A better fog trap may be a linguistic twist on an old marketing expression but it’s a simple, real, and effective solution to drought in the Atacama Desert in Chile.
The Atacama Desert, which stretches 1600 kilometers along Chile’s west coast, and covers an area of approximately 128,000 square kilometers, is often called the driest place on earth. Estimates of annual rainfall range from 15mm to 3-4mm with some weather stations reporting no rainfall….ever. One authority claims the desert received no significant rainfall from 1570 to 1971. Geologic evidence suggests the area has been that arid for 200 million years.
The desert has been used by NASA to replicate conditions on Mars, ahead of its planned expeditions to the planet, and many space movies have been staged there.
As a result, water in the Atacama Desert is at a premium, and a matter of life and death, like no other place on earth. Enter the fog trap.
The cold Humboldt Current which runs off-shore from the Desert, produces thick fog that billows across the land. In the 1960’s, that fog was harvested by an invention called a fog trap. The fog causes no rainfall, but it can be captured, and drinkable water extracted.
The early version of the fog trap uses a polymer-mesh screen held in a metal frame, rather like the screen door on your house. Fog droplets adhere to the mesh, attract more droplets and then, when they are big enough, they run down the screen to a collection trough at the bottom. A typical 40 square meter screen (10m wide by 4m high) can collect around 200 liters of water a day. That provides enough drinking water for about 60 people. It costs less than US$1,000 to build, and lasts about ten years. A great invention, and a life sustainer for Atacama Desert residents.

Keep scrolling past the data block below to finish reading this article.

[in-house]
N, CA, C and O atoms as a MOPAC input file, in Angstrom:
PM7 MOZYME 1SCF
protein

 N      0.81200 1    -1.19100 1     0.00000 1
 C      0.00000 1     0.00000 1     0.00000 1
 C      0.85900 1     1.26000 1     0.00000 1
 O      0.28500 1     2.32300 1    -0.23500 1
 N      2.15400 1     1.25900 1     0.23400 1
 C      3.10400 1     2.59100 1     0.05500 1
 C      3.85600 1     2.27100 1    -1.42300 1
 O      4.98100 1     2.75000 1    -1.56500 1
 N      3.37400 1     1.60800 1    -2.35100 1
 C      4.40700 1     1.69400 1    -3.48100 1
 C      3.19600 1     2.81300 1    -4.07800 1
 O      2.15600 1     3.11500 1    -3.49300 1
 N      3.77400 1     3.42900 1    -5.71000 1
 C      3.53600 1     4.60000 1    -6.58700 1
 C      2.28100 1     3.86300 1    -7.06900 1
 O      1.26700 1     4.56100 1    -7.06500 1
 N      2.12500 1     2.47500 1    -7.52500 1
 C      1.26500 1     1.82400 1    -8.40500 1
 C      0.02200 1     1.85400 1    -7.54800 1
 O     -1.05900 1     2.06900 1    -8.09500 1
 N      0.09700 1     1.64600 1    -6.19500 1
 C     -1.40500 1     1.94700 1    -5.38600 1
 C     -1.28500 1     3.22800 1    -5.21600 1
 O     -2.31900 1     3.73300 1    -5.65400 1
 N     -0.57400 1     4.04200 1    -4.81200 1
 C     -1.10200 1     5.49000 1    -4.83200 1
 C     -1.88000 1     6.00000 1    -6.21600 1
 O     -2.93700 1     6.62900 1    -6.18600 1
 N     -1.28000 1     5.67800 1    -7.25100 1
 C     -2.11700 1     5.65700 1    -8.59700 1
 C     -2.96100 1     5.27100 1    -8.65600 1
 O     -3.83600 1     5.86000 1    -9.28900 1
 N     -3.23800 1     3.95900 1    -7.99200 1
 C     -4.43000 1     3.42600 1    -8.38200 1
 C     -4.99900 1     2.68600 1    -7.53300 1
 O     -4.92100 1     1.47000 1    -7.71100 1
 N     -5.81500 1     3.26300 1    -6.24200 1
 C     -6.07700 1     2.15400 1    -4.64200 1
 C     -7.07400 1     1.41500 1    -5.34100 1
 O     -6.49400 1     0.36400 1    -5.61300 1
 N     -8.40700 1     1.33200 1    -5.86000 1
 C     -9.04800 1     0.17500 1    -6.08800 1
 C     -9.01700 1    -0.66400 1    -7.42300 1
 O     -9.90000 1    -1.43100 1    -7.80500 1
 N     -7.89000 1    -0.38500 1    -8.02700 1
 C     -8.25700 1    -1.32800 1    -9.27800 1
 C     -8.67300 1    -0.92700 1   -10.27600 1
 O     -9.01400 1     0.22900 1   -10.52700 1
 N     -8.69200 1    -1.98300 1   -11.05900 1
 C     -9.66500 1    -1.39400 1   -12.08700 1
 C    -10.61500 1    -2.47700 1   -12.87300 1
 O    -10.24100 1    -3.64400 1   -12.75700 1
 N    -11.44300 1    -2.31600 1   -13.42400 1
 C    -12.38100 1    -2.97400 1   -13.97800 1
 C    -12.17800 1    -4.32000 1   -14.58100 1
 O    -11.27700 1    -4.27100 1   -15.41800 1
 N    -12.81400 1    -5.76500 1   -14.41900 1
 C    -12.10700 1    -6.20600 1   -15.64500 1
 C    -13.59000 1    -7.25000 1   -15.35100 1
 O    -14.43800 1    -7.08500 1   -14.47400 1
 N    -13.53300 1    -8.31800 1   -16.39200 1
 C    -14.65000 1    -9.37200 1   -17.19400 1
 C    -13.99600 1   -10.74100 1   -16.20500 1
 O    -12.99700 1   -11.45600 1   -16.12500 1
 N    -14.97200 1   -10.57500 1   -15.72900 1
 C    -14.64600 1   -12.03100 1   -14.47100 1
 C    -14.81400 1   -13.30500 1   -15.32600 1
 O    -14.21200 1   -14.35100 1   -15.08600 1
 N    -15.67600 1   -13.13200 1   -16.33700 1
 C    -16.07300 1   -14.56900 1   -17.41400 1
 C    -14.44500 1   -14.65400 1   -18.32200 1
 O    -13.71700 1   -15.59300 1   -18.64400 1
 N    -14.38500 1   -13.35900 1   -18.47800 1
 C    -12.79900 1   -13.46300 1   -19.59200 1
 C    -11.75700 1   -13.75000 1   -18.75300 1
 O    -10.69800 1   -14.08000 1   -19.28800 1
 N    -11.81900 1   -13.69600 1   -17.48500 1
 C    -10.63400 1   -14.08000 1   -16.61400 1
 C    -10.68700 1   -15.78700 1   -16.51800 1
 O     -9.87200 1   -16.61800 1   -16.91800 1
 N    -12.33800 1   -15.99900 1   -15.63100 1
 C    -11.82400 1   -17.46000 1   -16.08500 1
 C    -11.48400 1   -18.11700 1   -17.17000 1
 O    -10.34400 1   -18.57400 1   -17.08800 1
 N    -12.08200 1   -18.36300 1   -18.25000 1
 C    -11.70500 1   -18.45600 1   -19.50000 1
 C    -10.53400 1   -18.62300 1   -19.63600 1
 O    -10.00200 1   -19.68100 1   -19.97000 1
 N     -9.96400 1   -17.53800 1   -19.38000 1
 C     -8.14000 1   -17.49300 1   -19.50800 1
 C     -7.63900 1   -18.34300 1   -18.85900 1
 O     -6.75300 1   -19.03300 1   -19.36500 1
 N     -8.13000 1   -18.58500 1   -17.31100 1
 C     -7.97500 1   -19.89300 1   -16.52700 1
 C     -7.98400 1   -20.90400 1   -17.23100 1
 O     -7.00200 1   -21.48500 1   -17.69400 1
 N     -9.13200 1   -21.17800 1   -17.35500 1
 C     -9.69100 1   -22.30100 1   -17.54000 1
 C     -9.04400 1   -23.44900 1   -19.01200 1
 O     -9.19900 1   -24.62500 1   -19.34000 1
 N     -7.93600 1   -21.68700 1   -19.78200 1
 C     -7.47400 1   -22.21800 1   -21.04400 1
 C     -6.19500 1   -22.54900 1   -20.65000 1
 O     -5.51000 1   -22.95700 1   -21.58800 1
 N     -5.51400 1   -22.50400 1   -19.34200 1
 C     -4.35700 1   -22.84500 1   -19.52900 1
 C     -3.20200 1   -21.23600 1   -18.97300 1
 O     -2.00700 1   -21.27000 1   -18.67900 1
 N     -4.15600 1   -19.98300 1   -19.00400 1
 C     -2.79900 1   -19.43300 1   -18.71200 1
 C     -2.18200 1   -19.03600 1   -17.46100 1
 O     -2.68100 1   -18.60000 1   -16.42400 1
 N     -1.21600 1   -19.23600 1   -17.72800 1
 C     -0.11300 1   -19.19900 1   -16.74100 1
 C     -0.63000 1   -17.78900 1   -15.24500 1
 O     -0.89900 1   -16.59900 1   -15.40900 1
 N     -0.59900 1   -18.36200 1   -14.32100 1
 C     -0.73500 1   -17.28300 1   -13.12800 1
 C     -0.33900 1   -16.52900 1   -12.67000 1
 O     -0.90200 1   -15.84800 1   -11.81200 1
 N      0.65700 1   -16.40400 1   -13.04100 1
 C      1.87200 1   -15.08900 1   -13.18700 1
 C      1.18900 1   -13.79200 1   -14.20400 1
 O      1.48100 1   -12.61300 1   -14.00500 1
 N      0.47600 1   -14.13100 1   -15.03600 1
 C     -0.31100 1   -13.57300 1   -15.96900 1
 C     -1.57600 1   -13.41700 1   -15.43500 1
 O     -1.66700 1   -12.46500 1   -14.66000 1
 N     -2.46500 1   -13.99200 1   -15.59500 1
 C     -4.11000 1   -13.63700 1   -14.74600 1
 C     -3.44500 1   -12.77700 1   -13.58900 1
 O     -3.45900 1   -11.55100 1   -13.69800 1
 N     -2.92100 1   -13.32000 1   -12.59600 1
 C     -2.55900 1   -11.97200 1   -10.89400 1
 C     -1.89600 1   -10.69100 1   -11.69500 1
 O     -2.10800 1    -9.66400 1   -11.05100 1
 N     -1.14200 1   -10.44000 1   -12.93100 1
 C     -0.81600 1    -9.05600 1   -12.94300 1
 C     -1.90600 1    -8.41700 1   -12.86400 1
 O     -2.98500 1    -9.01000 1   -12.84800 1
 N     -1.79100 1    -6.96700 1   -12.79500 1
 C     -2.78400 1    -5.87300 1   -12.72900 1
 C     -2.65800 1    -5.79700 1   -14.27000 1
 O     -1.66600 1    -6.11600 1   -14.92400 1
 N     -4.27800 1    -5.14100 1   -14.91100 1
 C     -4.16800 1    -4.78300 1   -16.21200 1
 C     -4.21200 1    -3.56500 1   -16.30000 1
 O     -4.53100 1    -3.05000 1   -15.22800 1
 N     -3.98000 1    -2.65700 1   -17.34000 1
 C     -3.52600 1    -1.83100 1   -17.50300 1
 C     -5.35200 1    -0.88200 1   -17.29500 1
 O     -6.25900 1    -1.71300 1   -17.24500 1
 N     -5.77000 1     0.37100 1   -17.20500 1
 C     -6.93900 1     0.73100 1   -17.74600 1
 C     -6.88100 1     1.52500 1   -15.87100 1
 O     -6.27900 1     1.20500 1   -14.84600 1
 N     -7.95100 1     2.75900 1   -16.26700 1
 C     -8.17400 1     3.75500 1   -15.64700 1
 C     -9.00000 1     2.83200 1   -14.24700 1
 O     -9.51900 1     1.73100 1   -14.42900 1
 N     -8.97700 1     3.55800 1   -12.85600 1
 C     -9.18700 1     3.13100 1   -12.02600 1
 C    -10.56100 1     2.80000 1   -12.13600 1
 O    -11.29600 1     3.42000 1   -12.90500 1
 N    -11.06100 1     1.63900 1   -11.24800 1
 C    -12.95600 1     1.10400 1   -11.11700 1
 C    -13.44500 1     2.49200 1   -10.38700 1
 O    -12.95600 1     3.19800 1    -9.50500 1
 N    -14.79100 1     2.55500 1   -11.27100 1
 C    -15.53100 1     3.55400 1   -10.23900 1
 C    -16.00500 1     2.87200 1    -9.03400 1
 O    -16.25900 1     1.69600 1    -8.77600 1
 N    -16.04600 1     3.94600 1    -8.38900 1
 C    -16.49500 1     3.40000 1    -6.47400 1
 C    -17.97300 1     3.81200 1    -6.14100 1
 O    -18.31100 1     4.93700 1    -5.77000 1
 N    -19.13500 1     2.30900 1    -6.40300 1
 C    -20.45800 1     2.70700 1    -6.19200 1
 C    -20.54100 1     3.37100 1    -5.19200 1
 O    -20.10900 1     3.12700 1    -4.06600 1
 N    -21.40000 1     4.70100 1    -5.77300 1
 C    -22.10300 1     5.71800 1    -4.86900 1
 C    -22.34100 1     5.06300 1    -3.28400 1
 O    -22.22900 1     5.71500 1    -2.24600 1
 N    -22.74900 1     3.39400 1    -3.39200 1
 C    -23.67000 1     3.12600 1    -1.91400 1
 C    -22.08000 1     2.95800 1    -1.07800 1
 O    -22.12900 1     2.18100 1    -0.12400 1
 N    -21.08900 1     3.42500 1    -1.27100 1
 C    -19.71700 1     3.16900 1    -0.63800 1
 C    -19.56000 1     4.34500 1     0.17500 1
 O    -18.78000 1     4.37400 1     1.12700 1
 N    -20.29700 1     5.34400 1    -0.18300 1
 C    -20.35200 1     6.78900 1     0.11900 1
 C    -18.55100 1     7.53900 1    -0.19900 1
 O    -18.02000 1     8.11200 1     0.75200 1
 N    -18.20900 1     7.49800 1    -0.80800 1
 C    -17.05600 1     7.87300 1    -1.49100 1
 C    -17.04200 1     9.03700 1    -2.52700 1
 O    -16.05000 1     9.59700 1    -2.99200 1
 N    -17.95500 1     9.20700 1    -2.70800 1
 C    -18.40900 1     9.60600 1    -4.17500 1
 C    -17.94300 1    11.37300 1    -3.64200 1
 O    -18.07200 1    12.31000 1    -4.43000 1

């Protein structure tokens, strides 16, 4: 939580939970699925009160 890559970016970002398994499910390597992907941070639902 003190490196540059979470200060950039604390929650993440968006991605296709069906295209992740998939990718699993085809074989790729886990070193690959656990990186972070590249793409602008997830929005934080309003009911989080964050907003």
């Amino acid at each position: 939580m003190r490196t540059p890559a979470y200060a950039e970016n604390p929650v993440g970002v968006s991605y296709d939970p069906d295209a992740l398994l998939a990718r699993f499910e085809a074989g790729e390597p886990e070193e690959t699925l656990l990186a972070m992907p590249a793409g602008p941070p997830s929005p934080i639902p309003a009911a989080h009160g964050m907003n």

All technology can be improved, however. The trick is to improve it without making it complicated, and without the end result costing fortune, which would obviate the whole effort.
Dr. Stachewitz and Mr. Ura of the AGH University of Science and Technology in Krakow, Poland have discovered that, if the mesh is slightly charged electrically, it will attract and hold more fog droplets. Initial experiments involved metal plating of the mesh proved too expensive, but modifications to the mesh-production process proved simple and effective, with no increase in production costs. This new mesh will collect 50% more water than the original mesh.
Prototypes are currently being turned into production units that will be sold to the people of the Atacama.
It is nice to report a technological success story that doesn’t create more problems than it solves, that uses natural processes, and virtually no negative environmental impact. The commercial use of this new technology is limited to areas like the Atacama, which are few and far between. I can only say we should be grateful for that. At least it will not be worthwhile for some conglomerate that sells desalination plants, for example, buying up the technology and killing it. A process that happens far too often.